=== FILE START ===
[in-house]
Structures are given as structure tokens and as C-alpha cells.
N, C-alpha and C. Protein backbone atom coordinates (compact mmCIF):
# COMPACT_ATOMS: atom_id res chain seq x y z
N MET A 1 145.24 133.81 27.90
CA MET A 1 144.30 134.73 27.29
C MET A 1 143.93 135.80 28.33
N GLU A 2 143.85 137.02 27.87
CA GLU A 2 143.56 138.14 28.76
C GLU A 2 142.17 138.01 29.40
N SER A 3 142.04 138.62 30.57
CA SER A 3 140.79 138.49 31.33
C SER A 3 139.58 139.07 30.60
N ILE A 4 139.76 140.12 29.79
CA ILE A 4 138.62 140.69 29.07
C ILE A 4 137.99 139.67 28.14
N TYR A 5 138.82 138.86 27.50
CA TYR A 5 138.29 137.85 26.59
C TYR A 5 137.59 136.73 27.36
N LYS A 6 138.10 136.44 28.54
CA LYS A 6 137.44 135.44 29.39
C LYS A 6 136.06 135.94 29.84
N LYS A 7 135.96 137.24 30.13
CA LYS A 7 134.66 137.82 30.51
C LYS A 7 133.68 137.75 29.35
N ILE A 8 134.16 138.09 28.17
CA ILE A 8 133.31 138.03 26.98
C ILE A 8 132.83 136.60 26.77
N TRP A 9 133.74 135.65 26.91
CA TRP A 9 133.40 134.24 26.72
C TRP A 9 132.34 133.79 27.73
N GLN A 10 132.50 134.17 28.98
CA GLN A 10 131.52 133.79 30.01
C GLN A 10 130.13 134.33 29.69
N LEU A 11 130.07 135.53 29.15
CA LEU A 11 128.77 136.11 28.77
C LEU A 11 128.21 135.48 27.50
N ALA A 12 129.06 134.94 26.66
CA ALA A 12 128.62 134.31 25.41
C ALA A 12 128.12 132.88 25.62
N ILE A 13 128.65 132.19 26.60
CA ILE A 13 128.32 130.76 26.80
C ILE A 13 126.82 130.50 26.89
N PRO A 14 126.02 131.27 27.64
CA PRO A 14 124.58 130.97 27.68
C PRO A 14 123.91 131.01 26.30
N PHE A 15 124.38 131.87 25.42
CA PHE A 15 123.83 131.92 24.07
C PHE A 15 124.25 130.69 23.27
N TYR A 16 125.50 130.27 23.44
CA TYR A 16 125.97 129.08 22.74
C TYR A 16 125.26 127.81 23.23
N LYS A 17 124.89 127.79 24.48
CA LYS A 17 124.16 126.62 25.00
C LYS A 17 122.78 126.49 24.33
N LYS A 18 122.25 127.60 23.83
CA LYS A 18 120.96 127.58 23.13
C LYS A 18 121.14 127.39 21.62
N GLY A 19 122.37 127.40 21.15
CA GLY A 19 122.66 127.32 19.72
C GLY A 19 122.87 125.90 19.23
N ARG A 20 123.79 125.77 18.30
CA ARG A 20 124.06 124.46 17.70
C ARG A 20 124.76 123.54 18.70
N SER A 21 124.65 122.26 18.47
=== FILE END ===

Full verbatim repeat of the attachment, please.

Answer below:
[in-house]
Structures are given as structure tokens and as C-alpha cells.
N, C-alpha and C. Protein backbone atom coordinates (compact mmCIF):
# COMPACT_ATOMS: atom_id res chain seq x y z
N MET A 1 145.24 133.81 27.90
CA MET A 1 144.30 134.73 27.29
C MET A 1 143.93 135.80 28.33
N GLU A 2 143.85 137.02 27.87
CA GLU A 2 143.56 138.14 28.76
C GLU A 2 142.17 138.01 29.40
N SER A 3 142.04 138.62 30.57
CA SER A 3 140.79 138.49 31.33
C SER A 3 139.58 139.07 30.60
N ILE A 4 139.76 140.12 29.79
CA ILE A 4 138.62 140.69 29.07
C ILE A 4 137.99 139.67 28.14
N TYR A 5 138.82 138.86 27.50
CA TYR A 5 138.29 137.85 26.59
C TYR A 5 137.59 136.73 27.36
N LYS A 6 138.10 136.44 28.54
CA LYS A 6 137.44 135.44 29.39
C LYS A 6 136.06 135.94 29.84
N LYS A 7 135.96 137.24 30.13
CA LYS A 7 134.66 137.82 30.51
C LYS A 7 133.68 137.75 29.35
N ILE A 8 134.16 138.09 28.17
CA ILE A 8 133.31 138.03 26.98
C ILE A 8 132.83 136.60 26.77
N TRP A 9 133.74 135.65 26.91
CA TRP A 9 133.40 134.24 26.72
C TRP A 9 132.34 133.79 27.73
N GLN A 10 132.50 134.17 28.98
CA GLN A 10 131.52 133.79 30.01
C GLN A 10 130.13 134.33 29.69
N LEU A 11 130.07 135.53 29.15
CA LEU A 11 128.77 136.11 28.77
C LEU A 11 128.21 135.48 27.50
N ALA A 12 129.06 134.94 26.66
CA ALA A 12 128.62 134.31 25.41
C ALA A 12 128.12 132.88 25.62
N ILE A 13 128.65 132.19 26.60
CA ILE A 13 128.32 130.76 26.80
C ILE A 13 126.82 130.50 26.89
N PRO A 14 126.02 131.27 27.64
CA PRO A 14 124.58 130.97 27.68
C PRO A 14 123.91 131.01 26.30
N PHE A 15 124.38 131.87 25.42
CA PHE A 15 123.83 131.92 24.07
C PHE A 15 124.25 130.69 23.27
N TYR A 16 125.50 130.27 23.44
CA TYR A 16 125.97 129.08 22.74
C TYR A 16 125.26 127.81 23.23
N LYS A 17 124.89 127.79 24.48
CA LYS A 17 124.16 126.62 25.00
C LYS A 17 122.78 126.49 24.33
N LYS A 18 122.25 127.60 23.83
CA LYS A 18 120.96 127.58 23.13
C LYS A 18 121.14 127.39 21.62
N GLY A 19 122.37 127.40 21.15
CA GLY A 19 122.66 127.32 19.72
C GLY A 19 122.87 125.90 19.23
N ARG A 20 123.79 125.77 18.30
CA ARG A 20 124.06 124.46 17.70
C ARG A 20 124.76 123.54 18.70
N SER A 21 124.65 122.26 18.47